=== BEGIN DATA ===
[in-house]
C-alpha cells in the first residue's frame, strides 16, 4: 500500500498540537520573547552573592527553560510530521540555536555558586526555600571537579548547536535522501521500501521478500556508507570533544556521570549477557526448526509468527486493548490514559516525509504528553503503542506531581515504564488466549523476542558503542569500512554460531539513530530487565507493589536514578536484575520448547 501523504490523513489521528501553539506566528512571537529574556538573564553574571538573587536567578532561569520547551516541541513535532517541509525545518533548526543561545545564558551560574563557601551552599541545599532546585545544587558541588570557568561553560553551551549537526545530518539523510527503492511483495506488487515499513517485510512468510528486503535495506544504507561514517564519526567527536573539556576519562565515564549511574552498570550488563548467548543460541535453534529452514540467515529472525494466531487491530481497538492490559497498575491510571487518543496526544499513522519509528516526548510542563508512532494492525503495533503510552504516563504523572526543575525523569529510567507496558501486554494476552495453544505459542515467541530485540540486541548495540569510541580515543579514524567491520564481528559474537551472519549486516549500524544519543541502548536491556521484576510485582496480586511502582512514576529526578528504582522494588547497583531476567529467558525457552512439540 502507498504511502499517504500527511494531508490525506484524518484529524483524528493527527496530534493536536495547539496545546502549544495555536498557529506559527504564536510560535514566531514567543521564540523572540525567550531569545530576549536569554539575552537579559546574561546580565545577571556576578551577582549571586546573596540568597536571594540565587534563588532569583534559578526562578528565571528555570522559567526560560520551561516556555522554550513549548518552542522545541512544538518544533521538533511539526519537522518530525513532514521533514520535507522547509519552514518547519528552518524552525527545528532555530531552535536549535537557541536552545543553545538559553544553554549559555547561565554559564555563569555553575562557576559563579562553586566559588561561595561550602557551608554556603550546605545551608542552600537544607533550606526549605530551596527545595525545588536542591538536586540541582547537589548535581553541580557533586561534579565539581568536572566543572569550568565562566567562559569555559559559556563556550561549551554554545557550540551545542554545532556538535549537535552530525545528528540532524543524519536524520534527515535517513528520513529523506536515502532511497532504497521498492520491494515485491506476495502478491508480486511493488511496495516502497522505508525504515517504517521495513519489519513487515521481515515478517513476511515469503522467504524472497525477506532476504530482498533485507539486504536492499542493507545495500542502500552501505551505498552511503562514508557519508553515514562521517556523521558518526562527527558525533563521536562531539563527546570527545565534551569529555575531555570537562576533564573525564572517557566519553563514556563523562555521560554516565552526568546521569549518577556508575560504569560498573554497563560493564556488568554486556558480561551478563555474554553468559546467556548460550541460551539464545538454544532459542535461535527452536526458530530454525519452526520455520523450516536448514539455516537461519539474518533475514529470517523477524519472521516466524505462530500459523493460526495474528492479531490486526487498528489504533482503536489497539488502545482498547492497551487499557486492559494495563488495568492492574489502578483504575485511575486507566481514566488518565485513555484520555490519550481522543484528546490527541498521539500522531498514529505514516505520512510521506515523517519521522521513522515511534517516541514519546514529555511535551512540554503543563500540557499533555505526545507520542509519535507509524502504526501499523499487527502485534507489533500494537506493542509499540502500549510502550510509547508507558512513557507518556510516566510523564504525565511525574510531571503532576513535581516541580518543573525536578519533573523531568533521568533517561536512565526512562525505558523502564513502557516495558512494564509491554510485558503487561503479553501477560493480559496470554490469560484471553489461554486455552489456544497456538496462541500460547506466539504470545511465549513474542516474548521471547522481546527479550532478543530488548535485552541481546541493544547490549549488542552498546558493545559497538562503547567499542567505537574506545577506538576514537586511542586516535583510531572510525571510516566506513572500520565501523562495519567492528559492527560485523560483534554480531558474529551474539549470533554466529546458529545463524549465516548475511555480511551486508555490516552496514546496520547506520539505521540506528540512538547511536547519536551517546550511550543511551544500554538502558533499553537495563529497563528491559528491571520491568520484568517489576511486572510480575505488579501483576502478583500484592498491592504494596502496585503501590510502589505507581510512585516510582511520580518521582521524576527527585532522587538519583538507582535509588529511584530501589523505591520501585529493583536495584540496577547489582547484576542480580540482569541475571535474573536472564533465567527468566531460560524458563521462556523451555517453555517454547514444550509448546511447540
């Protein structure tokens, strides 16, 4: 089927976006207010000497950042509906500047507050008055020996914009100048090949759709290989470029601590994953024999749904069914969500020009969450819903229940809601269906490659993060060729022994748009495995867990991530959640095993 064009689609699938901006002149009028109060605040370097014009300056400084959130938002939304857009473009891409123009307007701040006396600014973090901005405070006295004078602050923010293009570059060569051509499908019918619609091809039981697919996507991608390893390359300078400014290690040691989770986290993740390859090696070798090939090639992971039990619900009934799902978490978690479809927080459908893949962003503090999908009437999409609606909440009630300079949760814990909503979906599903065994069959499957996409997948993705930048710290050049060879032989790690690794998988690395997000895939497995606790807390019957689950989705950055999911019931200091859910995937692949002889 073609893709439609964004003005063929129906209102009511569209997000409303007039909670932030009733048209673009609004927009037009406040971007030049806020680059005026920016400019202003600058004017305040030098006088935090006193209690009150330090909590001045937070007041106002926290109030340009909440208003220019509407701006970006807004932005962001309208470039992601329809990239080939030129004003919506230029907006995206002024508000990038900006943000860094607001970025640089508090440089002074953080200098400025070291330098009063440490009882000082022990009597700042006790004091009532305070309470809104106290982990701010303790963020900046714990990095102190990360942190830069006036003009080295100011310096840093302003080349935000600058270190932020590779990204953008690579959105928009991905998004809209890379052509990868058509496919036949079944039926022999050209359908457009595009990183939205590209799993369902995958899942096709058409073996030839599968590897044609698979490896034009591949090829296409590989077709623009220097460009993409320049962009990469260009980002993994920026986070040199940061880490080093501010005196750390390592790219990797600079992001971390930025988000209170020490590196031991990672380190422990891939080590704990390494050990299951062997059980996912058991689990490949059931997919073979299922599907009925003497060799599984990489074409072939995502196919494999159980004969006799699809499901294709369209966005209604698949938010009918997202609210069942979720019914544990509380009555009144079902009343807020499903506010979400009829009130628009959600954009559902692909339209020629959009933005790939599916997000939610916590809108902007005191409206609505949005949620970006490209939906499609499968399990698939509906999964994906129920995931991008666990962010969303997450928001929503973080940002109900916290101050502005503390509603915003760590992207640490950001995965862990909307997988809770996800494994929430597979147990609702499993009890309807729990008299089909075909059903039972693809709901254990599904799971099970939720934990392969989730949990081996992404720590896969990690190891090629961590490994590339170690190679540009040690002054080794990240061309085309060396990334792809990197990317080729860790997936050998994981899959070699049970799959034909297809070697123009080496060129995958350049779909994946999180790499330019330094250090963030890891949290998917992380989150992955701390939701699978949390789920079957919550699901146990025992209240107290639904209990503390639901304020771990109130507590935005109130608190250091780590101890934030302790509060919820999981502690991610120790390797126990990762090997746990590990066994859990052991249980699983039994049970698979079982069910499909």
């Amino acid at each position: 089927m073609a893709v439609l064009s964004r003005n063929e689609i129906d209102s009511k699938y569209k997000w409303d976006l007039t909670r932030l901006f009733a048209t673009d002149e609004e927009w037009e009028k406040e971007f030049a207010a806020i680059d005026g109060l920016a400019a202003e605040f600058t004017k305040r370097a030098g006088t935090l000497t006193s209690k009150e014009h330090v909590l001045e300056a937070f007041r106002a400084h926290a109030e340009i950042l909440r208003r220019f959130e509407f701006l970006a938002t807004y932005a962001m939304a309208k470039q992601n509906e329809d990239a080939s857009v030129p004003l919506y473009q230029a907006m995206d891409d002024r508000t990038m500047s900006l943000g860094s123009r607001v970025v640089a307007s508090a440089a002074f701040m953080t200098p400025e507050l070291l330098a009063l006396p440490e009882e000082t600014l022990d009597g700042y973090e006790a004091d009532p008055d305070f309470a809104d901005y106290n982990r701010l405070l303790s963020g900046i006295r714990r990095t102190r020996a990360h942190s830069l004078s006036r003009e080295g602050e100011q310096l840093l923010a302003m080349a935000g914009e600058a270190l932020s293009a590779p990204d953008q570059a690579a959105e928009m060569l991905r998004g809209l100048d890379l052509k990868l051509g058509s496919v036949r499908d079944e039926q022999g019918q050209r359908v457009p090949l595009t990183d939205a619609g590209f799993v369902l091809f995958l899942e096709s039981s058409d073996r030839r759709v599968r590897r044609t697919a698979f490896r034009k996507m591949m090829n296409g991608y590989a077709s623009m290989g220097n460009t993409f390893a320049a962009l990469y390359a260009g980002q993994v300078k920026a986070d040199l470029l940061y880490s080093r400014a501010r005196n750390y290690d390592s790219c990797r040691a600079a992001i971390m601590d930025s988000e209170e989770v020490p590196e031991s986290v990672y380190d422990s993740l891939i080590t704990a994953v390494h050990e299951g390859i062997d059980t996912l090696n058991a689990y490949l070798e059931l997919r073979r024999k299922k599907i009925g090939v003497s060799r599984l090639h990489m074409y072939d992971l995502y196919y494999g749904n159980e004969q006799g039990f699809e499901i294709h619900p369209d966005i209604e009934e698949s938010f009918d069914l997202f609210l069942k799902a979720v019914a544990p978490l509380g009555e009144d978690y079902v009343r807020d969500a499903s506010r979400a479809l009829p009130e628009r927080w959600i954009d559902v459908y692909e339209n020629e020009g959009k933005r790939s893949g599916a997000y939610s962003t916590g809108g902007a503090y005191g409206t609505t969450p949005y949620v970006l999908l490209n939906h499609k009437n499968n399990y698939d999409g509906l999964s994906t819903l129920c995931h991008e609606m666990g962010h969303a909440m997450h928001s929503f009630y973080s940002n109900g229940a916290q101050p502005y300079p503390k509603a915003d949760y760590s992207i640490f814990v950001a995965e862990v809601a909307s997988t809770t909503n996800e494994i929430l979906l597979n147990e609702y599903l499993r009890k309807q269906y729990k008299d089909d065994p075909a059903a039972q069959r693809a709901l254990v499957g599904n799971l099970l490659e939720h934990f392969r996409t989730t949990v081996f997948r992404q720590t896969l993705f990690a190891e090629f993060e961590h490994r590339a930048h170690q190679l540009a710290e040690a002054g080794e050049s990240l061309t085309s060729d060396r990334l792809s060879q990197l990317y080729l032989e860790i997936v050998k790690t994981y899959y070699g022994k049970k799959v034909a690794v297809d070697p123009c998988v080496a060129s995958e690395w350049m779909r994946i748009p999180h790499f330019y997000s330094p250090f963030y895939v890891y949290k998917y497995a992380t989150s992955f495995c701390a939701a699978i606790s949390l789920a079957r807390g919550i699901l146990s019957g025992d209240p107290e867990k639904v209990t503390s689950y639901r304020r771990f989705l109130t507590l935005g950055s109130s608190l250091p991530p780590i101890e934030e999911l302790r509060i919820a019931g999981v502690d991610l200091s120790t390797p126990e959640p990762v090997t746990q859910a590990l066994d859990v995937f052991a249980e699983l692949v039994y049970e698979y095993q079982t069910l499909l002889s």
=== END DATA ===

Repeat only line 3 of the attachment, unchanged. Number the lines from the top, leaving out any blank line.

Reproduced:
């Protein structure tokens, strides 16, 4: 089927976006207010000497950042509906500047507050008055020996914009100048090949759709290989470029601590994953024999749904069914969500020009969450819903229940809601269906490659993060060729022994748009495995867990991530959640095993 064009689609699938901006002149009028109060605040370097014009300056400084959130938002939304857009473009891409123009307007701040006396600014973090901005405070006295004078602050923010293009570059060569051509499908019918619609091809039981697919996507991608390893390359300078400014290690040691989770986290993740390859090696070798090939090639992971039990619900009934799902978490978690479809927080459908893949962003503090999908009437999409609606909440009630300079949760814990909503979906599903065994069959499957996409997948993705930048710290050049060879032989790690690794998988690395997000895939497995606790807390019957689950989705950055999911019931200091859910995937692949002889 073609893709439609964004003005063929129906209102009511569209997000409303007039909670932030009733048209673009609004927009037009406040971007030049806020680059005026920016400019202003600058004017305040030098006088935090006193209690009150330090909590001045937070007041106002926290109030340009909440208003220019509407701006970006807004932005962001309208470039992601329809990239080939030129004003919506230029907006995206002024508000990038900006943000860094607001970025640089508090440089002074953080200098400025070291330098009063440490009882000082022990009597700042006790004091009532305070309470809104106290982990701010303790963020900046714990990095102190990360942190830069006036003009080295100011310096840093302003080349935000600058270190932020590779990204953008690579959105928009991905998004809209890379052509990868058509496919036949079944039926022999050209359908457009595009990183939205590209799993369902995958899942096709058409073996030839599968590897044609698979490896034009591949090829296409590989077709623009220097460009993409320049962009990469260009980002993994920026986070040199940061880490080093501010005196750390390592790219990797600079992001971390930025988000209170020490590196031991990672380190422990891939080590704990390494050990299951062997059980996912058991689990490949059931997919073979299922599907009925003497060799599984990489074409072939995502196919494999159980004969006799699809499901294709369209966005209604698949938010009918997202609210069942979720019914544990509380009555009144079902009343807020499903506010979400009829009130628009959600954009559902692909339209020629959009933005790939599916997000939610916590809108902007005191409206609505949005949620970006490209939906499609499968399990698939509906999964994906129920995931991008666990962010969303997450928001929503973080940002109900916290101050502005503390509603915003760590992207640490950001995965862990909307997988809770996800494994929430597979147990609702499993009890309807729990008299089909075909059903039972693809709901254990599904799971099970939720934990392969989730949990081996992404720590896969990690190891090629961590490994590339170690190679540009040690002054080794990240061309085309060396990334792809990197990317080729860790997936050998994981899959070699049970799959034909297809070697123009080496060129995958350049779909994946999180790499330019330094250090963030890891949290998917992380989150992955701390939701699978949390789920079957919550699901146990025992209240107290639904209990503390639901304020771990109130507590935005109130608190250091780590101890934030302790509060919820999981502690991610120790390797126990990762090997746990590990066994859990052991249980699983039994049970698979079982069910499909």